– Poster from The World Health Organization's Global Campaign For Violence Protection
Trips to the Land Registries in Dublin and Waterford revealed that Ethan used different names to register the Finglas and Bray properties. Saoirse was much relieved to learn that Dolores and Ronan still possessed ownership of their homes.
Elder Abuse Services had been Saoirse's best hope, and that hope was getting dimmer with every passing day of inaction by them. Ethan's efforts at isolating and controlling Dolores' life were continuing unabated, and were in fact accelerating. Geoffrey Blair was unresponsive to Saoirse's requests for a family meeting.
Saoirse was unaware of Public Health Nurse Gwen Porter's Referral of Suspected Elder Abuse given to Geoffrey Blair at the end of January. Saoirse was unaware of a number of things surrounding Dolores that happened in February. We will see some of that information presented here.
On Sunday, 14 February, Conor emails Saoirse with some advice in response to Saoirse's email in January that the HSE has received a letter from “Dolores” saying she does not want her children to visit her:
If she has done a full letter then someone else must have typed it for her. HSE should be told details of mom's solicitors so they can verify with them what the story is.
At least that way the lawyers will see the broader picture.
This is a pattern we will see again. And again. Several of Saoirse's brothers will be quick to tell Saoirse what to do, what must be done, and the way to do it, but very slow to do it themselves. Why Conor did not himself send that information to Geoffrey Blair and Damian Brass, or at least copy this email to them we don't know. Saoirse responds:
Do you know anything about this power of attorney thing? Do you know if Mom and dad's solicitor notified the two parties and seems to be unclear re: when and where the remaining family members are to be notified. Seems to be vague. Suspect they have to be (among three of Ethan's associates named here)? Not sure though. Still digging.
Conor did not reply.
Saoirse called Dolores' only brother, Dominic, and outlined her concerns for Dolores. She learns that Dominic has found it almost impossible to reach Dolores. He hasn't seen her in a year. He is going to try to arrange to see her the following week. They exchanged email addresses, and Saoirse sent this to him, also on 14 February:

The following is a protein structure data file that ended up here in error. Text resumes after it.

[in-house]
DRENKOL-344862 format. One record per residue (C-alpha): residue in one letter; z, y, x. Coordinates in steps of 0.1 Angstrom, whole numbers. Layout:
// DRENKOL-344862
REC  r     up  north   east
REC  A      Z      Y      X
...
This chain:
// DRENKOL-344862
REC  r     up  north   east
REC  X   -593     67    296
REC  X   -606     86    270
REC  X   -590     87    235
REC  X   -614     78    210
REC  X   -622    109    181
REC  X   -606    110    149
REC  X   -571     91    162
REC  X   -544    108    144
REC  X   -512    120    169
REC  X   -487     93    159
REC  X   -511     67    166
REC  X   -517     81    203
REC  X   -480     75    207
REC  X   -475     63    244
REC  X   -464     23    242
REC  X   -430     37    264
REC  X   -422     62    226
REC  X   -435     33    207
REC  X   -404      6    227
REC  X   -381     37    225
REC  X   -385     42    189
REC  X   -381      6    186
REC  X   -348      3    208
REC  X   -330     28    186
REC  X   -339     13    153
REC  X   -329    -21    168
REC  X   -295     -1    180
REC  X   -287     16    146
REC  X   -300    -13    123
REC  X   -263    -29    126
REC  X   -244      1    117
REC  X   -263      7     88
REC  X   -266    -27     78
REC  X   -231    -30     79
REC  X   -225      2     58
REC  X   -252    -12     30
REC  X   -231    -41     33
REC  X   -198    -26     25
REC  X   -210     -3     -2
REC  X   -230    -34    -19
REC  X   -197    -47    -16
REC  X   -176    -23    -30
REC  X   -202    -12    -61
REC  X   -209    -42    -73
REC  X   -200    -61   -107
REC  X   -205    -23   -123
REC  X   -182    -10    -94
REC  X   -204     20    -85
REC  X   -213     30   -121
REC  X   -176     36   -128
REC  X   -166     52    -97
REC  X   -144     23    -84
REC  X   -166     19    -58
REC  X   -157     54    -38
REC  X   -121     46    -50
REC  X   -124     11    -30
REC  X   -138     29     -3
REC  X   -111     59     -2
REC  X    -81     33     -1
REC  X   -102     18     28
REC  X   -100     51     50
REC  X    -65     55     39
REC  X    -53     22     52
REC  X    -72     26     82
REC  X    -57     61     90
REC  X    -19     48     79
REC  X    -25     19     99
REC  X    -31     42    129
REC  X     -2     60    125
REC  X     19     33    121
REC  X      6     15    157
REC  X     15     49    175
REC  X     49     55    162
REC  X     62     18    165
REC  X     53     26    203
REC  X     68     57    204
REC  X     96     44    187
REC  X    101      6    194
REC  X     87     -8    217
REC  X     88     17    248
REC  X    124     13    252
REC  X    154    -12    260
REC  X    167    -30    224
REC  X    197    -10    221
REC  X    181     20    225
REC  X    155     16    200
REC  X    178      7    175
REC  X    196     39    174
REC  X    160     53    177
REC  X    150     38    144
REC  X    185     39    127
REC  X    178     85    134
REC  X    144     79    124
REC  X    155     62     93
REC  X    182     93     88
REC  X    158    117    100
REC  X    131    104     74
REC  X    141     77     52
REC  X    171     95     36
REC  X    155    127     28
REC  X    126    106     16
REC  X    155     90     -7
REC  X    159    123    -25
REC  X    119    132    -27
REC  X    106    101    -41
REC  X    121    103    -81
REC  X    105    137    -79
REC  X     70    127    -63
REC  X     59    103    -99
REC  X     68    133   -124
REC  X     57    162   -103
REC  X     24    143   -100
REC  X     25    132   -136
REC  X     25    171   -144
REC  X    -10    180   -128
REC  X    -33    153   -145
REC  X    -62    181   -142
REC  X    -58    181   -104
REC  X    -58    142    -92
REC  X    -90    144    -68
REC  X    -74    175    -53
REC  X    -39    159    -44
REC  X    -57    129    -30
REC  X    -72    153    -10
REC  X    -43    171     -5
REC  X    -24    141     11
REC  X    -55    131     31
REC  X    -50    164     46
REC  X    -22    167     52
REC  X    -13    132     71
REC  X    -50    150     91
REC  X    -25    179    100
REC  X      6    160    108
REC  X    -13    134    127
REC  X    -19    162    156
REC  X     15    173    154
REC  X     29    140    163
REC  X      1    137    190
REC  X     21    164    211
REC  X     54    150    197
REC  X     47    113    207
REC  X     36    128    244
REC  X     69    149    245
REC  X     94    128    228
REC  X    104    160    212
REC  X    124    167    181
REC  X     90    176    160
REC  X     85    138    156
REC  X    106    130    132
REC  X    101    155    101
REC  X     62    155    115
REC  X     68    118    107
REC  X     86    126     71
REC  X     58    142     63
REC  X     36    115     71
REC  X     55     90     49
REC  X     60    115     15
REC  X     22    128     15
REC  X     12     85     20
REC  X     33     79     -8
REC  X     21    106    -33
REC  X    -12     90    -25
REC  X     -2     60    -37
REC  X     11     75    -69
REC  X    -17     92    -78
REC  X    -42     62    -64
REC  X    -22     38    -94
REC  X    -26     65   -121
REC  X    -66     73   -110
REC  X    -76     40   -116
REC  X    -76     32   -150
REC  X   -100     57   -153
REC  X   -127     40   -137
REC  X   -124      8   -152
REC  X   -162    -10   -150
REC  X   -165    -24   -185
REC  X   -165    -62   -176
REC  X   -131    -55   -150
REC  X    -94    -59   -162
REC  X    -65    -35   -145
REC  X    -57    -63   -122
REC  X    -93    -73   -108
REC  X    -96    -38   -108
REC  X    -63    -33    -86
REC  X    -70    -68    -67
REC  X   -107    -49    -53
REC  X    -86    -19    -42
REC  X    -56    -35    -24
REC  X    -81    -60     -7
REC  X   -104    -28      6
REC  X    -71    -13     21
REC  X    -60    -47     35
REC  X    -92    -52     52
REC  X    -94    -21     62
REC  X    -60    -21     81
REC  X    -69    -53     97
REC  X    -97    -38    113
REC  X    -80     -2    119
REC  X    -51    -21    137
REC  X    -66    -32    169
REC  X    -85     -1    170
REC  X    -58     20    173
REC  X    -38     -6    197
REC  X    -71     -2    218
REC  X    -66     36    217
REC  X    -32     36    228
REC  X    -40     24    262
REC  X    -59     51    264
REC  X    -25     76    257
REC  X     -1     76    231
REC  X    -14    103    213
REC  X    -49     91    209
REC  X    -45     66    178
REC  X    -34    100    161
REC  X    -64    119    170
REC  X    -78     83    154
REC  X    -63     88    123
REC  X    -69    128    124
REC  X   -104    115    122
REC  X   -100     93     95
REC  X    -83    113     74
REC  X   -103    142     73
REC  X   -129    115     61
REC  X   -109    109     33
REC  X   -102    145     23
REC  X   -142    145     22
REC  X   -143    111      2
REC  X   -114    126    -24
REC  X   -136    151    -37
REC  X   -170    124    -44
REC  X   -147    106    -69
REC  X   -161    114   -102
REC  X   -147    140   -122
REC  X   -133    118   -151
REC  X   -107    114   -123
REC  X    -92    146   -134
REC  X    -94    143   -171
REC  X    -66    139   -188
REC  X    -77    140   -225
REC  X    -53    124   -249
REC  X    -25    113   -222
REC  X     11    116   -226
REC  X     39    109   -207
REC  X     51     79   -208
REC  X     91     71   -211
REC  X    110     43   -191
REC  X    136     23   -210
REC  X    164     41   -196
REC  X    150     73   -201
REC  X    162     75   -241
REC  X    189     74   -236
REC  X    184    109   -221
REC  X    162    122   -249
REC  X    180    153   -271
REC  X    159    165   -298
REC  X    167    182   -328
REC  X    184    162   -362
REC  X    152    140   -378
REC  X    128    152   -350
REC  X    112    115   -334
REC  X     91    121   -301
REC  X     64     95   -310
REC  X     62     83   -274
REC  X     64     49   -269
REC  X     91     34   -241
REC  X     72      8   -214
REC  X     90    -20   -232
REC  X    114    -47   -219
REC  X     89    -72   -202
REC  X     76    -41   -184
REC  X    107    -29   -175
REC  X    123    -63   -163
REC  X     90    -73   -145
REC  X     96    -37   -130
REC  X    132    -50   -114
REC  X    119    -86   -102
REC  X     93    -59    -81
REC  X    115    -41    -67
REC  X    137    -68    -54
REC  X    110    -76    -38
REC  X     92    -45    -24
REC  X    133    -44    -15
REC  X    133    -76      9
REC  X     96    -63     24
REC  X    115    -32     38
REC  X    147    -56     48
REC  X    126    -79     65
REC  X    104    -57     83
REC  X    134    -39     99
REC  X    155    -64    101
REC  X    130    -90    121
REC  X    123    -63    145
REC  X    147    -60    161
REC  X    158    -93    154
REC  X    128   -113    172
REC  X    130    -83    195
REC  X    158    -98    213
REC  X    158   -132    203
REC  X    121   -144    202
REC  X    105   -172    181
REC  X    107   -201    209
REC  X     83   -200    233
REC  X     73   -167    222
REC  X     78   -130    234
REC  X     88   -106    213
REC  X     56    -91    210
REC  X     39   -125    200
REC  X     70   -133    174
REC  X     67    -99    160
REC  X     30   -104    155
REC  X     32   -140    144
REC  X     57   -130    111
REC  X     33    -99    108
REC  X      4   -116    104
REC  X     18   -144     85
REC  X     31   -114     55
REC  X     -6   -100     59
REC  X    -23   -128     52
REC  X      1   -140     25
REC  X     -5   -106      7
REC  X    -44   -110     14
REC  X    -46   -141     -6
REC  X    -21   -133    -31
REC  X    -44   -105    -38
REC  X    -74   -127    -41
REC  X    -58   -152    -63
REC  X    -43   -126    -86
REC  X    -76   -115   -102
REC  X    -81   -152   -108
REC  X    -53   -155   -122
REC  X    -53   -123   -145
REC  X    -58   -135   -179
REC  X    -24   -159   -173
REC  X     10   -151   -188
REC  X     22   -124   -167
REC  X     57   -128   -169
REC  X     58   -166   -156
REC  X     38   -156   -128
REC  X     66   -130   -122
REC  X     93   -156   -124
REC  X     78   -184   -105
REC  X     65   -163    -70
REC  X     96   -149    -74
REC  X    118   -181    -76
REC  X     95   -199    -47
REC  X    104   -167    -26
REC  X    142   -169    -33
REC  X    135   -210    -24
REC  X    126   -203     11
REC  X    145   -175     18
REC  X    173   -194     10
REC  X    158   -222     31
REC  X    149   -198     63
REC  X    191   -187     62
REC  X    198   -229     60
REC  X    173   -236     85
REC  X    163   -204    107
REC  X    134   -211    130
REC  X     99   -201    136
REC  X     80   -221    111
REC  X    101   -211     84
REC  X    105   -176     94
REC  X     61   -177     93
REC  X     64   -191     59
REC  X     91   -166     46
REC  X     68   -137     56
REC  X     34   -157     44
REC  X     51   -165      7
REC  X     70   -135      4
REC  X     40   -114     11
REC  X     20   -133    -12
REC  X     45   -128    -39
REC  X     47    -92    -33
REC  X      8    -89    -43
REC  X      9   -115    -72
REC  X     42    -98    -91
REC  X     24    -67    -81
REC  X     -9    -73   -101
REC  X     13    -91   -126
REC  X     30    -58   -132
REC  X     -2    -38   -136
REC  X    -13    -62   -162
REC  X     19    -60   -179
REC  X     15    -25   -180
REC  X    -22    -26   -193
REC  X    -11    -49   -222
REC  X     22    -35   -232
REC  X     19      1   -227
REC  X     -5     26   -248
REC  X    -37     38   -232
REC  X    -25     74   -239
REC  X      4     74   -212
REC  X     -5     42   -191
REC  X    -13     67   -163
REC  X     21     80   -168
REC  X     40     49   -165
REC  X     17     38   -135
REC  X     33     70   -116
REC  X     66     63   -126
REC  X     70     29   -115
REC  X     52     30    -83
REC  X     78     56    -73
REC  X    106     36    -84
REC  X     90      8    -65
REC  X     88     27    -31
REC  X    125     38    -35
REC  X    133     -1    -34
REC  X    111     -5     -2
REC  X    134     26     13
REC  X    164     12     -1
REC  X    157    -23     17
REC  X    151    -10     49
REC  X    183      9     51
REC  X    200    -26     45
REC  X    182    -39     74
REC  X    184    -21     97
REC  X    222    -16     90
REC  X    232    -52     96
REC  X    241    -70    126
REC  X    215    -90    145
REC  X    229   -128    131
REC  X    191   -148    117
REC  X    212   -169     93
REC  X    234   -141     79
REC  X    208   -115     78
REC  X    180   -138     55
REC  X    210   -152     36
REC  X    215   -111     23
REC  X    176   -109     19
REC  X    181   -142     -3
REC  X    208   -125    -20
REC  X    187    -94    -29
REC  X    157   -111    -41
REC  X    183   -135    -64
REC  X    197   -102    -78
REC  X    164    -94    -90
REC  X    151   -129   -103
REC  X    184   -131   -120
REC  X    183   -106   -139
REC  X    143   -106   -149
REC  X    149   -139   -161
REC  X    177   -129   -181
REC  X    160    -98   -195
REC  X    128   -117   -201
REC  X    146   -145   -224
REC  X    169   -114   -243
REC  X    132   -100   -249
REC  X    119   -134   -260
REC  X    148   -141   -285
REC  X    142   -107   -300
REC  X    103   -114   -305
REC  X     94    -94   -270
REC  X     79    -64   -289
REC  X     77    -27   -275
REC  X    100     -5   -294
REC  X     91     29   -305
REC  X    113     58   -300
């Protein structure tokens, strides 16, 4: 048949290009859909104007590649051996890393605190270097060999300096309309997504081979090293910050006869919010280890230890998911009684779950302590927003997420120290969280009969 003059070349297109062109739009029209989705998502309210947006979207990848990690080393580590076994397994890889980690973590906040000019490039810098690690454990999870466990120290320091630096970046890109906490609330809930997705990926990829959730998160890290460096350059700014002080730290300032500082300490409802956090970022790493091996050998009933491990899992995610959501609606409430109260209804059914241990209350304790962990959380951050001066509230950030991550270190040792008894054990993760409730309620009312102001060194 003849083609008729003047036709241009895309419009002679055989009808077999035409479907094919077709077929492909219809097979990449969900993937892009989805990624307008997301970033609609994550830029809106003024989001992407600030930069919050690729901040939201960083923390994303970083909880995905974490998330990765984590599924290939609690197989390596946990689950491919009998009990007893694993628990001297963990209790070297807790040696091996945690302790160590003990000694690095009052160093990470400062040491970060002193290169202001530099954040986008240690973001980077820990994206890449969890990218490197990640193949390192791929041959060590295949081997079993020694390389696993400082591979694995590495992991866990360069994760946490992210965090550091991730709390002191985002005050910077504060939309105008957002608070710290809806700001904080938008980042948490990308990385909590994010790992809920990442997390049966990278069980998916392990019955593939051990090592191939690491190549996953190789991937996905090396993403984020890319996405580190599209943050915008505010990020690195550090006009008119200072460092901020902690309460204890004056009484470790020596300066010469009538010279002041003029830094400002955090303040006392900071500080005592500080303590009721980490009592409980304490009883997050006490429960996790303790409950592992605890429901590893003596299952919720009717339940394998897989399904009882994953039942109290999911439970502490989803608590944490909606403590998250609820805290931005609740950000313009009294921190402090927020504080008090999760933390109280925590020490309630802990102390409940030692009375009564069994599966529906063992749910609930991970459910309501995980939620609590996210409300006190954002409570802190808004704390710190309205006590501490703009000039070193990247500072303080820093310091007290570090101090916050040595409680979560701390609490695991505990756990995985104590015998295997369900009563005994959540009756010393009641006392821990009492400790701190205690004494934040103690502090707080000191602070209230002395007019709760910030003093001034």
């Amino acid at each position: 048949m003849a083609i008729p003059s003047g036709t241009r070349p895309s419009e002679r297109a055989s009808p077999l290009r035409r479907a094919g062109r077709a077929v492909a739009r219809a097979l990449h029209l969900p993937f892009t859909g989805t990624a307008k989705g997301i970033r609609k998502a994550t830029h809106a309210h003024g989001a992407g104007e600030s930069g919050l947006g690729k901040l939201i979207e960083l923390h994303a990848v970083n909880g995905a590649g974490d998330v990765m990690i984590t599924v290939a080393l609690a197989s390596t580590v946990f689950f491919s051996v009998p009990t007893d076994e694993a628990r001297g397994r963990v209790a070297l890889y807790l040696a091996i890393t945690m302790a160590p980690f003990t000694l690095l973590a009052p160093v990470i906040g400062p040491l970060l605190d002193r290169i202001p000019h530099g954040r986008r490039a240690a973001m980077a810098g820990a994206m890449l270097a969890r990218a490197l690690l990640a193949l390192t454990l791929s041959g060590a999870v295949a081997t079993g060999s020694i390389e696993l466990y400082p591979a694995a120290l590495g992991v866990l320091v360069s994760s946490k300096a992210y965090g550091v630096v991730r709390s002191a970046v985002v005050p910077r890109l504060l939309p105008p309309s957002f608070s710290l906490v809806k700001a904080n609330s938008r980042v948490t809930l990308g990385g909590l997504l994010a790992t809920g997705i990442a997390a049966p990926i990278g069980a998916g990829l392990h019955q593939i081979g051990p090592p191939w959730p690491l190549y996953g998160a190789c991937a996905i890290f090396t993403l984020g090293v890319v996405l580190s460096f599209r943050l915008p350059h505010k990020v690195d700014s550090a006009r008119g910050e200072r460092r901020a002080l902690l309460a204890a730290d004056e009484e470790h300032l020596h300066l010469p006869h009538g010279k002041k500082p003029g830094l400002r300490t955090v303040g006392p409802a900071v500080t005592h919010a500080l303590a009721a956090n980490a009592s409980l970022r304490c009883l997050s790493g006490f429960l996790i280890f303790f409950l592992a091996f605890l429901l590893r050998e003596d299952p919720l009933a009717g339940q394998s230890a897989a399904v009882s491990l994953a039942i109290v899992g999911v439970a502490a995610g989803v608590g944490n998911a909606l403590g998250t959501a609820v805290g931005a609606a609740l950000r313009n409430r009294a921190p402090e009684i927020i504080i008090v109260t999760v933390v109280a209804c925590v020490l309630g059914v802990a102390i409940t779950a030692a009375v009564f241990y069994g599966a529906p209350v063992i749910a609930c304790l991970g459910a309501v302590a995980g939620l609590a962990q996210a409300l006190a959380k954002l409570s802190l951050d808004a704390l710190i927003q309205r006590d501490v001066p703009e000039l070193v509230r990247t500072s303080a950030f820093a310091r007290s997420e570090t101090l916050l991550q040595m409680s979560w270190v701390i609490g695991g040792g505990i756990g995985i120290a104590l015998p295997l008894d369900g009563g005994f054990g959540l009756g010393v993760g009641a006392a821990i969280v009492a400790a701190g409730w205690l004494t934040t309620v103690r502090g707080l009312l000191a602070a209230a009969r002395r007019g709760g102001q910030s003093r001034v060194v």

I'm sorry to have not rung with great news. But I've been worried sick about mom and am looking to all the ways I can try and help her. Everywhere I turn the doors seem to close and in my heart of hearts I really believe mom is being kept a prisoner by Ethan and not allowed visit with family or talk freely. I believe he likely monitors her up in Dublin via computer.
I'll fill you in further once we've confirmed emails are working okay and my fingers are crossed the weather will be good this week.
Best wishes to you and Aunty Saoirse.
Surprisingly, Dominic was able to reach Dolores by phone shortly after this:
I have telephoned Dolores to say I would go down on Thursday but she says she is going to the clinic that day.I will go the following Thursday depending on the weather.
I asked her if she had been in Dublin since Christmas and she says she doesn't think so.She says she saw Alex when he was over but she didn't say when or where.
I will phone her again next Monday.
Of course we know that Dolores had been in Dublin at Ethan's house a lot since Christmas. Yet she felt the need to hide this from her brother. Saoirse was surprised at Dominic's report that Dolores had told him she had seen Alex at Christmas and sent Dominic documentation about the events shown in A Christmas Story, including Alex's own account of not seeing his Mom.
Her Uncle responds to this information on Wednesday, 17 February:
I was quite taken aback by your email. I had suspicions that all might not be great down there but from what you say we are back to the situation as it was before they left Dublin. I cannot understand why she puts up with it. She was warned when they went down to Rosslare to keep him at a distance. I will have to be quite blunt with her when I see her.
The card to Alex is very obviously a forgery.I would know Dolores's writing at a glance, but I didn't recognise that. Ethan is a very troubled person who will not admit or seek help. I wonder does D think she is helping or supporting him by submitting to his every whim.
You say Ronan was answering her phone.Where does he stand in this or is he being made a tool of Ethan's?
Feel free to phone at any time. I haven't got your number.Perhaps you would let me have it.
“…we are back to the situation as it was before they left Dublin. Indeed. Another confirmation that the abuse is nothing new.”
So corroboration at this time has come from:
- Deanna & Mark Braveheart
- PHN Gwen Porter
- Dolores' brother Dominic
Senior Elder Abuse Case Worker Geoffrey Blair is aware of at least the first three at this time.
Friday, 19 February was a pivotal date in Dolores' life, and in Saoirse's attempt to help her. That is the day the HSE formally decided to step back and take a “wait and see” stance in Dolores' case, leading to closing it after a time.
There are three types of meetings that may be held in response to allegations of Elder Abuse:
- A Case Meeting – This involves the Elder Abuse Senior Case Worker meeting with other professionals.